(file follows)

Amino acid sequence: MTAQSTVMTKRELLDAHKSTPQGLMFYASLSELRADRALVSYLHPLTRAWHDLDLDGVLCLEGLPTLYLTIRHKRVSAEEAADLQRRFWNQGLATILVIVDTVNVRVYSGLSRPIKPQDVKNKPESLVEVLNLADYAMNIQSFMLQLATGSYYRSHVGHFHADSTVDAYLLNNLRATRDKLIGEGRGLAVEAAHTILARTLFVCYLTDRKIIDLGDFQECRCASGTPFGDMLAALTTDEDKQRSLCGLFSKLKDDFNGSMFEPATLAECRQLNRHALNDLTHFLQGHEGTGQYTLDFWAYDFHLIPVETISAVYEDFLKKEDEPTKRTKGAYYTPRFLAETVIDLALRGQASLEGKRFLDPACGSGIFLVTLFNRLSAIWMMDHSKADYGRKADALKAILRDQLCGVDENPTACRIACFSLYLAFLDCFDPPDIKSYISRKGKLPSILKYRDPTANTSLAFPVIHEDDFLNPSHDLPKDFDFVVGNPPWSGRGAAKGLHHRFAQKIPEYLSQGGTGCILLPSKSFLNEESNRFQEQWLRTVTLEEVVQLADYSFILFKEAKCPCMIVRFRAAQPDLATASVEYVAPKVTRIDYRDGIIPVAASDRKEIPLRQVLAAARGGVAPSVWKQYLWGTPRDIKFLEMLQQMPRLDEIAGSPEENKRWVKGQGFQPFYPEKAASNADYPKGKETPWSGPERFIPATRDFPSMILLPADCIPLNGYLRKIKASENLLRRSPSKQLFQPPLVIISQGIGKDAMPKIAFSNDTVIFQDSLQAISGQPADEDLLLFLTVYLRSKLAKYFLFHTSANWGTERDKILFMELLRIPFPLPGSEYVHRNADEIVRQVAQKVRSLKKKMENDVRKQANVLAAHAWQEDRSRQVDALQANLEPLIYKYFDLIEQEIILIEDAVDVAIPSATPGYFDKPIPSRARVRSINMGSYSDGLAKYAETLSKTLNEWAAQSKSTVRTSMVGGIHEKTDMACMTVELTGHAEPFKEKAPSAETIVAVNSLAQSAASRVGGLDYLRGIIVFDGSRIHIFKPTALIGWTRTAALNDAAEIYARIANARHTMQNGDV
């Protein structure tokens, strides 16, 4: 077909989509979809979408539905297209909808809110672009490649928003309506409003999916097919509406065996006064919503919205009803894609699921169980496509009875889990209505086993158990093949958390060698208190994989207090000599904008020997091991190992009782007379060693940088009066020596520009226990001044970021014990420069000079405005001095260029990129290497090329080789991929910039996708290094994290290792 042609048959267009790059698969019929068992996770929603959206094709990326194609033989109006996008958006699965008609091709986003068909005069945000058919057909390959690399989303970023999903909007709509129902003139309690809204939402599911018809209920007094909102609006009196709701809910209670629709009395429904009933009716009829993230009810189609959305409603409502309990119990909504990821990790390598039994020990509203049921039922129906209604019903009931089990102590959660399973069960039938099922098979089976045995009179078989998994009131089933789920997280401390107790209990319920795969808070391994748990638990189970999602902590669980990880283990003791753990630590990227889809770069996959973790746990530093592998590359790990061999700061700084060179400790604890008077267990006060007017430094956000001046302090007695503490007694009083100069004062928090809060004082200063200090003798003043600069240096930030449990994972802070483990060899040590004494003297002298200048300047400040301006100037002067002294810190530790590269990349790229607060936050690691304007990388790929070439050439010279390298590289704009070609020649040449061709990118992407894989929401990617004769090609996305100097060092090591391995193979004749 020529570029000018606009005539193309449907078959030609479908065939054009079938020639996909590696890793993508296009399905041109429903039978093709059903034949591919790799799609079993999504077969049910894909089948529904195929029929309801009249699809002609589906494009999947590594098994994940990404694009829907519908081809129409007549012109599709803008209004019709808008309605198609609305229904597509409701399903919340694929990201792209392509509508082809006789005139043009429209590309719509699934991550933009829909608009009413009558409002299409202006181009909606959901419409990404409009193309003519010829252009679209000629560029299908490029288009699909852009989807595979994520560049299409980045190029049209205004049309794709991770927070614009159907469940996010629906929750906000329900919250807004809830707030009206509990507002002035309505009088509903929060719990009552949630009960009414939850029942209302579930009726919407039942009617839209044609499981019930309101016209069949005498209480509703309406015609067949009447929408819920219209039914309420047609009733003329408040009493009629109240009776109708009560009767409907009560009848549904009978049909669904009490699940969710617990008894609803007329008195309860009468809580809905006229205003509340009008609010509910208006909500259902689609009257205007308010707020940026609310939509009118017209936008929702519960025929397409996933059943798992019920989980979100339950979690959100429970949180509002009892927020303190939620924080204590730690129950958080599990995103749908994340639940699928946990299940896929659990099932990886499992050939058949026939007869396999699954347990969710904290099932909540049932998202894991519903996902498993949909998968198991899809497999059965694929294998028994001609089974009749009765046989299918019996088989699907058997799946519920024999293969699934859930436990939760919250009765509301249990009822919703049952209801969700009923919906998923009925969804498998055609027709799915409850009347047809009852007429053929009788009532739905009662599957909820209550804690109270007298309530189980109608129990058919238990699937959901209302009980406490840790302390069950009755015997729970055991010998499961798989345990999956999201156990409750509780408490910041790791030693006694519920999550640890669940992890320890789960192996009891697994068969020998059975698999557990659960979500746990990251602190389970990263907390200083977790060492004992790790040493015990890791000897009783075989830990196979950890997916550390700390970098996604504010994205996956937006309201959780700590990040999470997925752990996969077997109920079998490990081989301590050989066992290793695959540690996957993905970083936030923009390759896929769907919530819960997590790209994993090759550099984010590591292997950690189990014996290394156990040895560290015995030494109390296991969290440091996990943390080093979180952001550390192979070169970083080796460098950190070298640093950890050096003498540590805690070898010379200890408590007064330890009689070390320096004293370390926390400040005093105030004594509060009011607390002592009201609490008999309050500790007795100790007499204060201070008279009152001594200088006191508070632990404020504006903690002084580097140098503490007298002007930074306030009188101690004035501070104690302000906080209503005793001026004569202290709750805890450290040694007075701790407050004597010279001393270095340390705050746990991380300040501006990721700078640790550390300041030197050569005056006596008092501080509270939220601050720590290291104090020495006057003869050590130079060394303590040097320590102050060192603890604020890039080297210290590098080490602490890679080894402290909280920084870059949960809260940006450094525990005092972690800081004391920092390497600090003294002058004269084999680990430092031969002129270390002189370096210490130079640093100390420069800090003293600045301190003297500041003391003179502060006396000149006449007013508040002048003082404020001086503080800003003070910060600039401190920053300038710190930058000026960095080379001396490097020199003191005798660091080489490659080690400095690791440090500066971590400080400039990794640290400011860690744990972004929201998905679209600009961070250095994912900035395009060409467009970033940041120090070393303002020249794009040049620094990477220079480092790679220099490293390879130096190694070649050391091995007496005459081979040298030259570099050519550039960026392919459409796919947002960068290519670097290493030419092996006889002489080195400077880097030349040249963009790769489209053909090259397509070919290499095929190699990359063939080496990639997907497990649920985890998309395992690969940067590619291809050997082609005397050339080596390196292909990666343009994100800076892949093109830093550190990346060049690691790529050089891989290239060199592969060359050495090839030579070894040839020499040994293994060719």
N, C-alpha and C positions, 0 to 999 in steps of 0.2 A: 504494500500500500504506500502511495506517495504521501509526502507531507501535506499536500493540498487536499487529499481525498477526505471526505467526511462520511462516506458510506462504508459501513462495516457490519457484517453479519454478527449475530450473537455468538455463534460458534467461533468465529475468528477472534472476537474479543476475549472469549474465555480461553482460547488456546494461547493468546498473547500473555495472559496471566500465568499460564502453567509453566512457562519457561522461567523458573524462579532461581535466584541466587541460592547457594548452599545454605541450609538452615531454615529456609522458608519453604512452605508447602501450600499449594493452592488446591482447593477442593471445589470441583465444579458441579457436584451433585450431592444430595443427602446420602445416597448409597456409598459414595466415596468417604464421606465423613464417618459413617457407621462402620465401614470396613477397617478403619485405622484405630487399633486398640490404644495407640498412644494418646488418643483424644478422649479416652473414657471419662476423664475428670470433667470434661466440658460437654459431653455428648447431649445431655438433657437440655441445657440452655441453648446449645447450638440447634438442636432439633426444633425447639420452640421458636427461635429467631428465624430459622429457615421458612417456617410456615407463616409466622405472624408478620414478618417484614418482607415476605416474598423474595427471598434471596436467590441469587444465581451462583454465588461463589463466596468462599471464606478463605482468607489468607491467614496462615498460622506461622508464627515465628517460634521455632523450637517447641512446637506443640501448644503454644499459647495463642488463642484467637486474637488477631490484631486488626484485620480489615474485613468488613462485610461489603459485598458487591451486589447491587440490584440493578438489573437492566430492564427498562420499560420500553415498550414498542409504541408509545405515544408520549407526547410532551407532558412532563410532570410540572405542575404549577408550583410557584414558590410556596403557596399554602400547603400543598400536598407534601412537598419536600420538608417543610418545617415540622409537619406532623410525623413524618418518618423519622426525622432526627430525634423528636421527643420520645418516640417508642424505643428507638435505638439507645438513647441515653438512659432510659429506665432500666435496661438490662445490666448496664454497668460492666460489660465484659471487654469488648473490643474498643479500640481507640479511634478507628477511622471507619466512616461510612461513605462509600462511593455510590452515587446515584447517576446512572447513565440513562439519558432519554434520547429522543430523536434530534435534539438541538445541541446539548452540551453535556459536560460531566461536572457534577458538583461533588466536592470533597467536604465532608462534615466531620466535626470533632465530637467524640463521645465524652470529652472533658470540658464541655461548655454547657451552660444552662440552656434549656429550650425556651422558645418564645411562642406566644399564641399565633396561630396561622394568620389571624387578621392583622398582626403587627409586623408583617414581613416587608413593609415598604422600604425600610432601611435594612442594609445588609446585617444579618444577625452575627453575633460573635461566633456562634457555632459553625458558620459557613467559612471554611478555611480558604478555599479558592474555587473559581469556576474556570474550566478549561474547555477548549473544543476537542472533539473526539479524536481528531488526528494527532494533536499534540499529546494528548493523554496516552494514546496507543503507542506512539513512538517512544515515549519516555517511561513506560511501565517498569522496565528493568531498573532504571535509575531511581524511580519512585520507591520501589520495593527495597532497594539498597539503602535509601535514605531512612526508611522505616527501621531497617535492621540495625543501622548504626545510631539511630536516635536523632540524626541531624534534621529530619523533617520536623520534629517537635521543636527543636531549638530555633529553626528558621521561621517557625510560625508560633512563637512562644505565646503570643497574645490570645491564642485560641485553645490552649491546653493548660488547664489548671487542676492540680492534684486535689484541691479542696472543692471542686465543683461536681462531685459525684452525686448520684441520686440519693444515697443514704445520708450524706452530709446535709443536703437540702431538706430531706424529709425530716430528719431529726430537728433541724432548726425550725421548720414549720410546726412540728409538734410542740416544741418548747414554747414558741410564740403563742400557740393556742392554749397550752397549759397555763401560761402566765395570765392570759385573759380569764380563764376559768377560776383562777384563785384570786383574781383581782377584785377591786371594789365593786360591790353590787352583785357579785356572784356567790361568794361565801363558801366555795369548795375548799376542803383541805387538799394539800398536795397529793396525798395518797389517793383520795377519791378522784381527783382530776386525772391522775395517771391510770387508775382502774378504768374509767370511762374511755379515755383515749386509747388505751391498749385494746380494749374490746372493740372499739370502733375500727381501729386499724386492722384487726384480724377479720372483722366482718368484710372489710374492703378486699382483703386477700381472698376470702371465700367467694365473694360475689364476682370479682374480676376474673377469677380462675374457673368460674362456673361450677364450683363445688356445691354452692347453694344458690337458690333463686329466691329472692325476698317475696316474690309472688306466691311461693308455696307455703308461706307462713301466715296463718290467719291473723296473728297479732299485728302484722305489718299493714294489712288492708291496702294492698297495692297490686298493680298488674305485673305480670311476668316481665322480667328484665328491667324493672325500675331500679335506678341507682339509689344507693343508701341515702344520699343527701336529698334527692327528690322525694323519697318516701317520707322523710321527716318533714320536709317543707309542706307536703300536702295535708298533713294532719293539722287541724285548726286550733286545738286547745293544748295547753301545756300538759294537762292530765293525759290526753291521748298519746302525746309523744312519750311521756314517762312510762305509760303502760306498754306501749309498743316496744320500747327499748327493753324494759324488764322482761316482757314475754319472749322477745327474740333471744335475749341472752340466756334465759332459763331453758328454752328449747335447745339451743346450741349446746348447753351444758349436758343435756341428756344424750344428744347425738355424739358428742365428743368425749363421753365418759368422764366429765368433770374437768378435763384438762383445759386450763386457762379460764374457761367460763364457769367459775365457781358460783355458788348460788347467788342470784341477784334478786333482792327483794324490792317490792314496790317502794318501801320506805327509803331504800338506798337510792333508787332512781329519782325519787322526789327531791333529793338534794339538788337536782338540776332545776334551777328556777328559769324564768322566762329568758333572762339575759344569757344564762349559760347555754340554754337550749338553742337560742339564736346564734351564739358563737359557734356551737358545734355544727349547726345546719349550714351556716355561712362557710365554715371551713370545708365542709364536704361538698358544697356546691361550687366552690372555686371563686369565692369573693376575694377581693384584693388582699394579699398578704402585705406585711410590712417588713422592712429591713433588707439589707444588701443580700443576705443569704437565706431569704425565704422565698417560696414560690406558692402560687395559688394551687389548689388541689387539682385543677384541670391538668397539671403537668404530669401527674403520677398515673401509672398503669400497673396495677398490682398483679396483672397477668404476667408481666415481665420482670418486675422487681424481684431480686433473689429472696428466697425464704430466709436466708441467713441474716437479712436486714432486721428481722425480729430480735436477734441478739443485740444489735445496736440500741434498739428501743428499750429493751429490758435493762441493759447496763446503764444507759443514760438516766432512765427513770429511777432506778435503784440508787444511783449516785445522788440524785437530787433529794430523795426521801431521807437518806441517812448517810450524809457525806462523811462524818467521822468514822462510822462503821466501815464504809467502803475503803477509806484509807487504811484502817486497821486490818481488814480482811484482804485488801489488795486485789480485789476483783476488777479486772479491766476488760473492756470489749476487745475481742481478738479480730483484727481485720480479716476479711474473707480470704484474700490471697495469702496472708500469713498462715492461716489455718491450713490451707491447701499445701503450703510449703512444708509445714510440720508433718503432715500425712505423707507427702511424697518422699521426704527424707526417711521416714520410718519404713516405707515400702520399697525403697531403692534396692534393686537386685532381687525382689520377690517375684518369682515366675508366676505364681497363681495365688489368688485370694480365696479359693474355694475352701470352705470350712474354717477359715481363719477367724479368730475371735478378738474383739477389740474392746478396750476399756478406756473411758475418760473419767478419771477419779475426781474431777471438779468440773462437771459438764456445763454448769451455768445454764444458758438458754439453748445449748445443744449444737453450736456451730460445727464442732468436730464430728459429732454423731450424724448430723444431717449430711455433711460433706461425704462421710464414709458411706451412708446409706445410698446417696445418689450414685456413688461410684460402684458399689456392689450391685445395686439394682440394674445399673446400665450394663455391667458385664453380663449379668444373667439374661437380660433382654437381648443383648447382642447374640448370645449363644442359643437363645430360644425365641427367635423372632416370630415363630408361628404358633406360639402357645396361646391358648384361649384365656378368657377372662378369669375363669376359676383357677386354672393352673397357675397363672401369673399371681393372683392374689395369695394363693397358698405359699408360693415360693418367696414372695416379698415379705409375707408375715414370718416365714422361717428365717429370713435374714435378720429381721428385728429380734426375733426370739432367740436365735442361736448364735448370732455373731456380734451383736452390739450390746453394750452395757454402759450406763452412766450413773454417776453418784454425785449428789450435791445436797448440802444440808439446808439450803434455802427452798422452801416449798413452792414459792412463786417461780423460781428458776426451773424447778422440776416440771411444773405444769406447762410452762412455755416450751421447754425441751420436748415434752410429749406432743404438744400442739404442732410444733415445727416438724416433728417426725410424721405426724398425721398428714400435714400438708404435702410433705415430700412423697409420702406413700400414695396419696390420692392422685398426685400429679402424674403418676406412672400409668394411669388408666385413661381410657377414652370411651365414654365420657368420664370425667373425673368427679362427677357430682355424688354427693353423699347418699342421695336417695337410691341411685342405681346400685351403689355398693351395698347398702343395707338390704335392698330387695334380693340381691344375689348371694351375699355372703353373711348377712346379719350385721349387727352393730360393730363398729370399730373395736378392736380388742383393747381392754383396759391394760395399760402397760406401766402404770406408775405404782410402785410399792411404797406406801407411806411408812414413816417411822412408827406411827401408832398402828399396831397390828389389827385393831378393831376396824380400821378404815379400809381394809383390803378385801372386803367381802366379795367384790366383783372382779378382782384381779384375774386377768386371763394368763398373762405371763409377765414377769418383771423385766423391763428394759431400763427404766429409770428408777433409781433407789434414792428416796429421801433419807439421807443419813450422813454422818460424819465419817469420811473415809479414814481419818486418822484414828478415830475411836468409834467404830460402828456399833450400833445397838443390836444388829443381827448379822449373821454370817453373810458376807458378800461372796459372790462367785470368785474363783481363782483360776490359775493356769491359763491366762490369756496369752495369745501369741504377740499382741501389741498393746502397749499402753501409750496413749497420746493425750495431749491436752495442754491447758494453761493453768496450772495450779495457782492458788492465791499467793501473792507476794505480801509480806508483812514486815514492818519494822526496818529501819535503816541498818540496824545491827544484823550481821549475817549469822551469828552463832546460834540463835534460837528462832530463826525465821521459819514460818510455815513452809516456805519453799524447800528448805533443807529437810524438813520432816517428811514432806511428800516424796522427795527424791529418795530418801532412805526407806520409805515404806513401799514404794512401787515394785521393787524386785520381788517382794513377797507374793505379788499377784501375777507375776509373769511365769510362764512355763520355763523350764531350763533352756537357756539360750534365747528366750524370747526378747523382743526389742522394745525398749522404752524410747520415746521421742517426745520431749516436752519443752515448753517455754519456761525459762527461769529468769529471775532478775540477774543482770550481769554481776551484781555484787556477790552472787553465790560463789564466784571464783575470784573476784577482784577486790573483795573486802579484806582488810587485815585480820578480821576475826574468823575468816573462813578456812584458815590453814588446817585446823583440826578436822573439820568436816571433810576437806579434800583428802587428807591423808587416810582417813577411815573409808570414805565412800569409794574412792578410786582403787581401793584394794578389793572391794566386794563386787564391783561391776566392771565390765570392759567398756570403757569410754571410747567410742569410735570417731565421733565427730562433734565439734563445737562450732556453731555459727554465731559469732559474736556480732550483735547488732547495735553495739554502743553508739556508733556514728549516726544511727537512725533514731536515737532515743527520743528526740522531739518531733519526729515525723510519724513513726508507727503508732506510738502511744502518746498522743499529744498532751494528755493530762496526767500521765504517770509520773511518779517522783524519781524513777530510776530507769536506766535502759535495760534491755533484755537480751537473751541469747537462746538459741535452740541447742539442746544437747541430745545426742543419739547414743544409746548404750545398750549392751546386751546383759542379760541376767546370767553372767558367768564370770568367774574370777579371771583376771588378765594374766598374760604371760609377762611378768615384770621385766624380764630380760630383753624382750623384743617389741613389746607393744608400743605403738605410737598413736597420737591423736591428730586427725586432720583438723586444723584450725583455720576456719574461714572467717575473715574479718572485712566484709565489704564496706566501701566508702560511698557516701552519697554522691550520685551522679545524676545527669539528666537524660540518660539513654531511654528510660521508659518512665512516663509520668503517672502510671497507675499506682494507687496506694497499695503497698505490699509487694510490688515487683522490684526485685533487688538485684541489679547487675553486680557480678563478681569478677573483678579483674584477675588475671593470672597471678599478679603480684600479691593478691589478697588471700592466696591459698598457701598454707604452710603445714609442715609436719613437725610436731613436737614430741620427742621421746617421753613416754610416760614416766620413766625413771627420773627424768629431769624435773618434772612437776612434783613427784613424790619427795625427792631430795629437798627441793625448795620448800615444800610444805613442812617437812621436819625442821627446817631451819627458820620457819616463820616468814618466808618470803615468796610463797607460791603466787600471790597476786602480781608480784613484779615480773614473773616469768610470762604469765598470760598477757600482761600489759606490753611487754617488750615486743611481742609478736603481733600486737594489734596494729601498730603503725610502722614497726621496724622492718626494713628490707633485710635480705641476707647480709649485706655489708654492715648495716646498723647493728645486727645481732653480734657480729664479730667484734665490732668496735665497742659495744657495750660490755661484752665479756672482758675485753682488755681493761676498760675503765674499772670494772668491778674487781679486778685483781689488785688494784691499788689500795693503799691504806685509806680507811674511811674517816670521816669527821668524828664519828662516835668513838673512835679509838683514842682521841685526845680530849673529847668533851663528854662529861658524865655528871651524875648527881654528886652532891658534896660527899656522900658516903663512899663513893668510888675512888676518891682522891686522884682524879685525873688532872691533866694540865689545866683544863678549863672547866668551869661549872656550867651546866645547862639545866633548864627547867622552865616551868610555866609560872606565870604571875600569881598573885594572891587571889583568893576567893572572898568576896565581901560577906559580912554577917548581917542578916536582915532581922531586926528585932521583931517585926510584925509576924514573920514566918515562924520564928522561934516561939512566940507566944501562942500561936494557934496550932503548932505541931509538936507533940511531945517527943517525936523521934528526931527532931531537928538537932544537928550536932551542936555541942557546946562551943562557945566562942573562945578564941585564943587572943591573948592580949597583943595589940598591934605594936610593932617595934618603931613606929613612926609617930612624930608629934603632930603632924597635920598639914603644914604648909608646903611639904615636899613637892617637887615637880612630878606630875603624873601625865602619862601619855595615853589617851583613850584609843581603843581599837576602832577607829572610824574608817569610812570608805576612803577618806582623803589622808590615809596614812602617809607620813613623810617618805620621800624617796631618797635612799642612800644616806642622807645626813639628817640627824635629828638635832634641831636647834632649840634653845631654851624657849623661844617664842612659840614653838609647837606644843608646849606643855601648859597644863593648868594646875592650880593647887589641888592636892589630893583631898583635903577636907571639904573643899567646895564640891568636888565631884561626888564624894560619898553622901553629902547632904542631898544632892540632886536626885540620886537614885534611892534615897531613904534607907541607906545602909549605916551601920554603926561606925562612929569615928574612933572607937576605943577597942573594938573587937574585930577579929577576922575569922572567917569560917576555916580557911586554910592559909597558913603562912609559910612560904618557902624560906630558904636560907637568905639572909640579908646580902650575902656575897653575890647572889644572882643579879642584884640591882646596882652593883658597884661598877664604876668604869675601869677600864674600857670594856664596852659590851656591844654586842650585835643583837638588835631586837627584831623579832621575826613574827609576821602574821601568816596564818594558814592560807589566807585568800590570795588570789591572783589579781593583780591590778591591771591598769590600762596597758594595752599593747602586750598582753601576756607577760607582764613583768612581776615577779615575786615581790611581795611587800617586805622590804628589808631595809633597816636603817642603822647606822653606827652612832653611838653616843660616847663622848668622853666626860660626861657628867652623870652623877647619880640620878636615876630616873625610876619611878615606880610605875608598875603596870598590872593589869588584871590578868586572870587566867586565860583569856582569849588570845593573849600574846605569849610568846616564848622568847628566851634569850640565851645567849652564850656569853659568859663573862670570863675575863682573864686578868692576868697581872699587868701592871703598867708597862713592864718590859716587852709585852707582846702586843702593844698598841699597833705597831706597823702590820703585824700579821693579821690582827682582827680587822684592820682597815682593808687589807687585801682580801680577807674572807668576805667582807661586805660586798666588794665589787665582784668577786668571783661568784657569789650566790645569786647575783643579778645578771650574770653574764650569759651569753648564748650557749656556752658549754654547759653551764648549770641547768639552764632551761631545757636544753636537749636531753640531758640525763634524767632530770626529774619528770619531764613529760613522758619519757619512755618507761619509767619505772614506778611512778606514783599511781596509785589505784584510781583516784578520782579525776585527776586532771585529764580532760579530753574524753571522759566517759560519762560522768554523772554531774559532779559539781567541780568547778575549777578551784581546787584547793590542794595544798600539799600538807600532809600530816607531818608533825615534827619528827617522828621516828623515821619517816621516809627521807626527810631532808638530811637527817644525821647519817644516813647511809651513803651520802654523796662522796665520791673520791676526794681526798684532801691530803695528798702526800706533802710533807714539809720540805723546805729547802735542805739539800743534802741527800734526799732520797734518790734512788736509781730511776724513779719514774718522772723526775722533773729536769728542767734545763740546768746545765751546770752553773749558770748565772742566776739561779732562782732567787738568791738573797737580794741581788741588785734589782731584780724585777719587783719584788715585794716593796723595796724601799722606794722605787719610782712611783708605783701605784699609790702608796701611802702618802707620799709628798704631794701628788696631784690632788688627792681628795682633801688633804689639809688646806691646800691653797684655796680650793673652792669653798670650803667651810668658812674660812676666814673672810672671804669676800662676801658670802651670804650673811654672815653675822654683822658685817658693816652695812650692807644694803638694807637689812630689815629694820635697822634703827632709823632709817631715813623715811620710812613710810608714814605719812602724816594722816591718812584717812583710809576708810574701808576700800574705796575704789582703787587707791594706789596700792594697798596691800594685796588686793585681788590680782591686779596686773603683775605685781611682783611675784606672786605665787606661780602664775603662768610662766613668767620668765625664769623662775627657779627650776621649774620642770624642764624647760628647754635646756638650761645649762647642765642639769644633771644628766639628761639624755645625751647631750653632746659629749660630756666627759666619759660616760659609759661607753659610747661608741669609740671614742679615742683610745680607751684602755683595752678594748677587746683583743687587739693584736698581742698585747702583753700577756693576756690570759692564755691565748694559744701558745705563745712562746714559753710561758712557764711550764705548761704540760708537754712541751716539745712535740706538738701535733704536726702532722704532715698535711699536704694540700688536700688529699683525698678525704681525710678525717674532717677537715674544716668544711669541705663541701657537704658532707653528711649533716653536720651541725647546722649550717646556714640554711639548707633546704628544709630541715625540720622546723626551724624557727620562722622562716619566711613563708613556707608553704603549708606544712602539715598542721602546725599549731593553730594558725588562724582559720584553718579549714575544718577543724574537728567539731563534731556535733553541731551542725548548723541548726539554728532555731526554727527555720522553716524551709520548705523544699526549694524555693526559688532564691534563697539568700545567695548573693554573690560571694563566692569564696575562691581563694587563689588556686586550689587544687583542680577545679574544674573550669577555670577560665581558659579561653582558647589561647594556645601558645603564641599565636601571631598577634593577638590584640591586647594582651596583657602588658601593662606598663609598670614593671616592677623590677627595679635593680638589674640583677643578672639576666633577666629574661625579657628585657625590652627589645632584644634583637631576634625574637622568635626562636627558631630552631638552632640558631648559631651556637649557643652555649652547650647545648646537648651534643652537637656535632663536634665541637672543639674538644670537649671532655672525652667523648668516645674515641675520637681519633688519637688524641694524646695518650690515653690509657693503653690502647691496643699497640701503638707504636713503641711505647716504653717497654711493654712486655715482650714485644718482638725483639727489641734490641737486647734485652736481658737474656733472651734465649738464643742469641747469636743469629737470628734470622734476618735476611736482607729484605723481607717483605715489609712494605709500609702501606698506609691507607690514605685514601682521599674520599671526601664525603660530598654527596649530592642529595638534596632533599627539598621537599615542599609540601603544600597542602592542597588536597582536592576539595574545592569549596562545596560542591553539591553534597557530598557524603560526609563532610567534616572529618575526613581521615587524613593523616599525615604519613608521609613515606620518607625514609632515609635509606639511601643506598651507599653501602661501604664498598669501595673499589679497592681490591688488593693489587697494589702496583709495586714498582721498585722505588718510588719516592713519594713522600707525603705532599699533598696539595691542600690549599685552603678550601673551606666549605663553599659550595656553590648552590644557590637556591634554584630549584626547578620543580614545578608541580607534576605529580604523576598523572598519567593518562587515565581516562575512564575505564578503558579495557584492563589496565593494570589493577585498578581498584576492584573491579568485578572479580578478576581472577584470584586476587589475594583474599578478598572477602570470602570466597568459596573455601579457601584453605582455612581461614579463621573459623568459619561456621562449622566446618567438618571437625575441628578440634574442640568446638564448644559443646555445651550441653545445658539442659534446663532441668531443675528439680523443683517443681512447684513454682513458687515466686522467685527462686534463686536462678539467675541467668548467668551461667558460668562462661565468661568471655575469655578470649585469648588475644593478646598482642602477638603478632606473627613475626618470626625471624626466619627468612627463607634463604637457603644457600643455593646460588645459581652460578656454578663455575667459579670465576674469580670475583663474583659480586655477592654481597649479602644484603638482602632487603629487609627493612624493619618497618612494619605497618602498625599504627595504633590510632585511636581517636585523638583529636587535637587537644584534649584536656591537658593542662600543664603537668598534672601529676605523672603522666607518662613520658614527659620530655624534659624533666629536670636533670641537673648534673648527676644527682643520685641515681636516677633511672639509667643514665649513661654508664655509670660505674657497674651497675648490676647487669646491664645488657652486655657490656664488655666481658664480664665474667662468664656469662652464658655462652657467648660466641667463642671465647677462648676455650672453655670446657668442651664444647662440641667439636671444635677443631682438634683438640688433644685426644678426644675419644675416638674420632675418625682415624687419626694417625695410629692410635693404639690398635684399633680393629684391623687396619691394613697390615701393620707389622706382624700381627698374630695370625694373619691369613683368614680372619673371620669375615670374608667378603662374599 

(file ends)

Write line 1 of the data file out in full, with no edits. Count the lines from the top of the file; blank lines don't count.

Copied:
Amino acid sequence: MTAQSTVMTKRELLDAHKSTPQGLMFYASLSELRADRALVSYLHPLTRAWHDLDLDGVLCLEGLPTLYLTIRHKRVSAEEAADLQRRFWNQGLATILVIVDTVNVRVYSGLSRPIKPQDVKNKPESLVEVLNLADYAMNIQSFMLQLATGSYYRSHVGHFHADSTVDAYLLNNLRATRDKLIGEGRGLAVEAAHTILARTLFVCYLTDRKIIDLGDFQECRCASGTPFGDMLAALTTDEDKQRSLCGLFSKLKDDFNGSMFEPATLAECRQLNRHALNDLTHFLQGHEGTGQYTLDFWAYDFHLIPVETISAVYEDFLKKEDEPTKRTKGAYYTPRFLAETVIDLALRGQASLEGKRFLDPACGSGIFLVTLFNRLSAIWMMDHSKADYGRKADALKAILRDQLCGVDENPTACRIACFSLYLAFLDCFDPPDIKSYISRKGKLPSILKYRDPTANTSLAFPVIHEDDFLNPSHDLPKDFDFVVGNPPWSGRGAAKGLHHRFAQKIPEYLSQGGTGCILLPSKSFLNEESNRFQEQWLRTVTLEEVVQLADYSFILFKEAKCPCMIVRFRAAQPDLATASVEYVAPKVTRIDYRDGIIPVAASDRKEIPLRQVLAAARGGVAPSVWKQYLWGTPRDIKFLEMLQQMPRLDEIAGSPEENKRWVKGQGFQPFYPEKAASNADYPKGKETPWSGPERFIPATRDFPSMILLPADCIPLNGYLRKIKASENLLRRSPSKQLFQPPLVIISQGIGKDAMPKIAFSNDTVIFQDSLQAISGQPADEDLLLFLTVYLRSKLAKYFLFHTSANWGTERDKILFMELLRIPFPLPGSEYVHRNADEIVRQVAQKVRSLKKKMENDVRKQANVLAAHAWQEDRSRQVDALQANLEPLIYKYFDLIEQEIILIEDAVDVAIPSATPGYFDKPIPSRARVRSINMGSYSDGLAKYAETLSKTLNEWAAQSKSTVRTSMVGGIHEKTDMACMTVELTGHAEPFKEKAPSAETIVAVNSLAQSAASRVGGLDYLRGIIVFDGSRIHIFKPTALIGWTRTAALNDAAEIYARIANARHTMQNGDV